A Reasonable Madness

A Jewish family sits around the dinner table of their fourth story flat, the father speaks of the latest news, the sons, daughters and mother listen intently and with great trepidation. Outside, there is an acute silence, strange for this day of the week; indeed, an aberration for any night of the week. The cobblestone streets reverberate not even a cricket’s song, nor a bat’s wild flap, nor the sound of upset babe, nor lover’s quarrel, nor anything of creation. Only a gravity well of heavy night, pulling inwards, ever inwards towards the ground, towards the grave.

The father slurps his soup out of a tin bowl and with unadorned wares, utilitarian, issued en masse. He speaks of things getting better. Then, from a distance not far, they hear the screeching of tires, the angry atop the cobblestone. All faces around the table look at one another, eyes wide as saucers, mouths agape in fear of what is to come. No words are spoken until when the motor car rages around the bend of their street, squealing in agony as the petrol is combusted in flame and six uniformed soldiers come to a sudden halt in between their building and the one across the way.

Lights in all the flats abruptly start to be put out, windows go dark one after another and one of the sons whispers to everyone, “turn the lights off, quickly!” The room is immersed in dark as the family moves to the window and looks down at the soldiers escaping the vehicle, slamming the doors and stomping to the entrance of the building across the way. They burst inside and all that can be heard is the hard heel of their boots making their way up the stairs as lights in the stairwell come on successively. The soldiers are shouting something in their language as they climb and come to a stop at the fourth floor.

The window across the way to the fourth floor flat is open and the Jewish family can see what is happening inside. The soldiers kick in the door, turn on the light, and another Jewish family, like theirs, is sitting around the dinner table. They at once look at the soldiers. The uniformed men take position around the table as one officer shouts in his language, the family comprehends and all stand up immediately. At the head of the table, next to the father of the family, an infirm grandfather cannot rise and is immobile in his wheelchair. The officer shouts at him to stand, but he cannot. The officer screams at him to stand, but the elderly man’s body will not allow him. The officer motions to two men who maneuver around the grandfather and his wheelchair. They unlock the brake and wheel him onto the balcony, the old man looks around helplessly, his family in shock and horror cannot act, the Jewish family in the window look on. Once on the balcony, the soldiers lift the man in his wheelchair and set him on the railing. Without delay, they tip him over and he falls headlong, four stories onto the cobblestone.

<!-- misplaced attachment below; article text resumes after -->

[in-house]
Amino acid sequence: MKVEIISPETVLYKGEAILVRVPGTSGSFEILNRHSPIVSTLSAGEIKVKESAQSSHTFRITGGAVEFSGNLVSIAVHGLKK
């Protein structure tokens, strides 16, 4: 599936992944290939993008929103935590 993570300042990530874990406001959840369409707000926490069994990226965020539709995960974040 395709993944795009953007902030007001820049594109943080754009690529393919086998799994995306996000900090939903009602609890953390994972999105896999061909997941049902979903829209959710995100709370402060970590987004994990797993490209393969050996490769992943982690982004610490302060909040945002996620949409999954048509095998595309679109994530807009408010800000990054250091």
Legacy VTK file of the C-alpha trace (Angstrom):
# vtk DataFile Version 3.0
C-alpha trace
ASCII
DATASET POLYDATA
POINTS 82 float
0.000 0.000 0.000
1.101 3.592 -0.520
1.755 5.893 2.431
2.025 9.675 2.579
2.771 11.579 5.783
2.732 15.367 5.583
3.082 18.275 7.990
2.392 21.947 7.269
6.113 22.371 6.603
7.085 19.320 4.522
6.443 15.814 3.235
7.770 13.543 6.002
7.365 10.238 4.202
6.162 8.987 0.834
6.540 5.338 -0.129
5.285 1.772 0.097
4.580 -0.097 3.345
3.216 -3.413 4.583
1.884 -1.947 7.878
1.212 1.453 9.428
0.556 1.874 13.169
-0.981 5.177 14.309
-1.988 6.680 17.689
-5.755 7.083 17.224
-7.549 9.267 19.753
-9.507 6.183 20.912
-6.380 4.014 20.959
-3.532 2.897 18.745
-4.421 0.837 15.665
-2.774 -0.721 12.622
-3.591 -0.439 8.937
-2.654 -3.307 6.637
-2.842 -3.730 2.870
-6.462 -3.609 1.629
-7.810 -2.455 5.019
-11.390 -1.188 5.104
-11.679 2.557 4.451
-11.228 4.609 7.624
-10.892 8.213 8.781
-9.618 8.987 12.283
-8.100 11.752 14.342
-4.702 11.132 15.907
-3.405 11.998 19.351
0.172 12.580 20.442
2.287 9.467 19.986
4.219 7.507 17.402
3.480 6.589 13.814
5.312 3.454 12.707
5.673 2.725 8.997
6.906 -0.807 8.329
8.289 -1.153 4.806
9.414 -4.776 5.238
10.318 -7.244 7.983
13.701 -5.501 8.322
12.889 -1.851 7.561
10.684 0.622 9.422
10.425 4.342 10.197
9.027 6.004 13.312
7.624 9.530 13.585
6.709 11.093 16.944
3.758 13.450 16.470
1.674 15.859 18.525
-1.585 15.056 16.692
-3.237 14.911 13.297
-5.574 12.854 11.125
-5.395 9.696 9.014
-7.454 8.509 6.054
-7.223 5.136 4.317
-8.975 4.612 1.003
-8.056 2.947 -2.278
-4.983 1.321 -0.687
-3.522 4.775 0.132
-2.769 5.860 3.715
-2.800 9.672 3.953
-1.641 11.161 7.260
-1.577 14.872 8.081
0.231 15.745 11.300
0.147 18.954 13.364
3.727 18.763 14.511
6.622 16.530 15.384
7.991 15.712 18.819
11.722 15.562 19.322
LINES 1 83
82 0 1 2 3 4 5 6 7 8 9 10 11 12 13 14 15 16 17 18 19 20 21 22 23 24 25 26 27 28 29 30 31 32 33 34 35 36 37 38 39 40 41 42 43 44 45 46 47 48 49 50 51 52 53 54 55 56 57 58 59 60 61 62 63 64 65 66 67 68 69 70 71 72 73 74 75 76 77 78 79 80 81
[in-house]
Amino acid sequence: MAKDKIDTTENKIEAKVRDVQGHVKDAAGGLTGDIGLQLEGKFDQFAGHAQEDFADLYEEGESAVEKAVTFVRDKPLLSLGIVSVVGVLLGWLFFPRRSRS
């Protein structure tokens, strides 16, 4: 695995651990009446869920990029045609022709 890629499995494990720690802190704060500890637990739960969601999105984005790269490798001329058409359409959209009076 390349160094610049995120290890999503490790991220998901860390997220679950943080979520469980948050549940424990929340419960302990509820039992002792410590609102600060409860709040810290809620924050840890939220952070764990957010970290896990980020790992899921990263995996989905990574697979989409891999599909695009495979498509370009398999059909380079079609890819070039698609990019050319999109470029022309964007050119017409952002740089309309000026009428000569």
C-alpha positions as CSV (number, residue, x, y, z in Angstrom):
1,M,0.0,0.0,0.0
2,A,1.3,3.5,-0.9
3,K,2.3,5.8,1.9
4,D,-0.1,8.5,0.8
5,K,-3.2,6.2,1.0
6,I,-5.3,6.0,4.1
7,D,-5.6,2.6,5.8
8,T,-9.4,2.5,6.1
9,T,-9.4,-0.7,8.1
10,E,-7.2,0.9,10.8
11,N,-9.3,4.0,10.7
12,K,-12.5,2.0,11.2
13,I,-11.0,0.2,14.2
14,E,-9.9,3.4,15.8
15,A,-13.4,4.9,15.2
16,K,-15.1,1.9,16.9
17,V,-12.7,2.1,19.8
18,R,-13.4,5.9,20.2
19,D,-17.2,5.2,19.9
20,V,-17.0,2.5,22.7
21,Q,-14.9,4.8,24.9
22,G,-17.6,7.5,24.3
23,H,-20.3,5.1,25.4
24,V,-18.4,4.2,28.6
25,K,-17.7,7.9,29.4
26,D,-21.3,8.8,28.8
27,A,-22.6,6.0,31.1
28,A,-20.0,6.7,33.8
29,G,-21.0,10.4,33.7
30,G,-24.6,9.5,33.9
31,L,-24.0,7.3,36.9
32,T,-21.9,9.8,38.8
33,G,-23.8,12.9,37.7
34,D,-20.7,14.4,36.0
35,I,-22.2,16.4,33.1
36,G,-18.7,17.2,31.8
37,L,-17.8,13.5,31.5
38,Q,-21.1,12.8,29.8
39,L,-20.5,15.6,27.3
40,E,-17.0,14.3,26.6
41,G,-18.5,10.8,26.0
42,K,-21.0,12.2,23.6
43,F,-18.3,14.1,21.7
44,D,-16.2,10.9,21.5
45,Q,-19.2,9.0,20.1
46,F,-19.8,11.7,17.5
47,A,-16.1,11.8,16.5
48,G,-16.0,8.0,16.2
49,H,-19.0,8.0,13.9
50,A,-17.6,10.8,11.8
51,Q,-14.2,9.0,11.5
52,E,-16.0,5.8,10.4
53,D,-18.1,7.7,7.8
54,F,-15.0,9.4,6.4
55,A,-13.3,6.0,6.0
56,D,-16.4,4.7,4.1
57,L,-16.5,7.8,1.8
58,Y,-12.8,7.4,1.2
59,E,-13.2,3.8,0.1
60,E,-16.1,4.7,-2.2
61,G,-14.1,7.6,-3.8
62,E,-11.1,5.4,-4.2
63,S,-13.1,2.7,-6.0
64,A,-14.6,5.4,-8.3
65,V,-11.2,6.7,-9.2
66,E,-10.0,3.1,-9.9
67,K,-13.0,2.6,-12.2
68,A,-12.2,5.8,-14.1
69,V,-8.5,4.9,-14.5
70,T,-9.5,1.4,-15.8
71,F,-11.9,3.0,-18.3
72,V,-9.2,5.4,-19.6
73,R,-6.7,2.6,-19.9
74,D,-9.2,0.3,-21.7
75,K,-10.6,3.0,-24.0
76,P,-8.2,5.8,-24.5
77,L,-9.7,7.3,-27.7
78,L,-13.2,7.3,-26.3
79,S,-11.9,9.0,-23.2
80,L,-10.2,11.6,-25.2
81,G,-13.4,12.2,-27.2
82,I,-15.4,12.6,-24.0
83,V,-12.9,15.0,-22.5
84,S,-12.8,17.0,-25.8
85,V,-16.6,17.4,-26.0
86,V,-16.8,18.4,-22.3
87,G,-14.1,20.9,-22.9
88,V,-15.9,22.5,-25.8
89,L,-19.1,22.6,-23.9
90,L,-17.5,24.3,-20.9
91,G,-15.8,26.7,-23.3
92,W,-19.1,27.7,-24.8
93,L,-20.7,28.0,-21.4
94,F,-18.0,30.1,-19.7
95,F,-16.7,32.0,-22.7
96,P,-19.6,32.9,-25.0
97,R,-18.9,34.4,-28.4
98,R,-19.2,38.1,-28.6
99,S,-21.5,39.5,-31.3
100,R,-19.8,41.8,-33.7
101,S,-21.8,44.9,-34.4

The onlooking family erupts into shouts of disbelief in their darkened room. The mother crouches in agony for the horror just witnessed. The soldiers across the way turn to the rest of the family around the table and shout at them to go downstairs. They rush them into the street, line them up, and shout at them again. All the family, mostly young men, start to run in the opposite direction of the soldiers. The uniformed men take aim with their Luger P08 semi automatic pistols and fire at their backs. They fall one at a time, except for one boy who makes it to the ghetto wall. He tries to scale it, but a soldier takes careful aim, it is about a 50 yard distance, and with a shot ends the scrambling boy’s life.

The soldiers stomp back to their vehicle, arrange themselves inside, slam the doors and screech away. One of the men shot is not dead and begging for help lying on his back. The vehicle makes no attempt to swerve and crushes his legs as it rages down the cobblestone, over the other dead bodies, and around the corner from where it came. All is quiet again, except for the wailing.

This is German occupied Warsaw, Poland. It is director Roman Polanski’s vision of the atrocities committed at the hands of the Nazi’s against the Polish Jews in 2003’s The Pianist. This is but one scene, yet the whole film contains these gut wrenching anecdotes of the successive segregation, humiliation, terrorizing and murder of the Jews by the soldiers of the Third Reich.

It has been said many times, and I have even heard it recently from the pulpit by way of an illustration, that the acts of violence and genocide perpetrated against the Jews of Europe in World War II were senseless. That is, they had no logical or reasonable foundation. This opinion, while it might make us feel better, or help us to understand why it happened, is false. On the contrary, the systematic extermination of the Jews by the Nazi regime had at its foundation a very reasonable and logical explanation.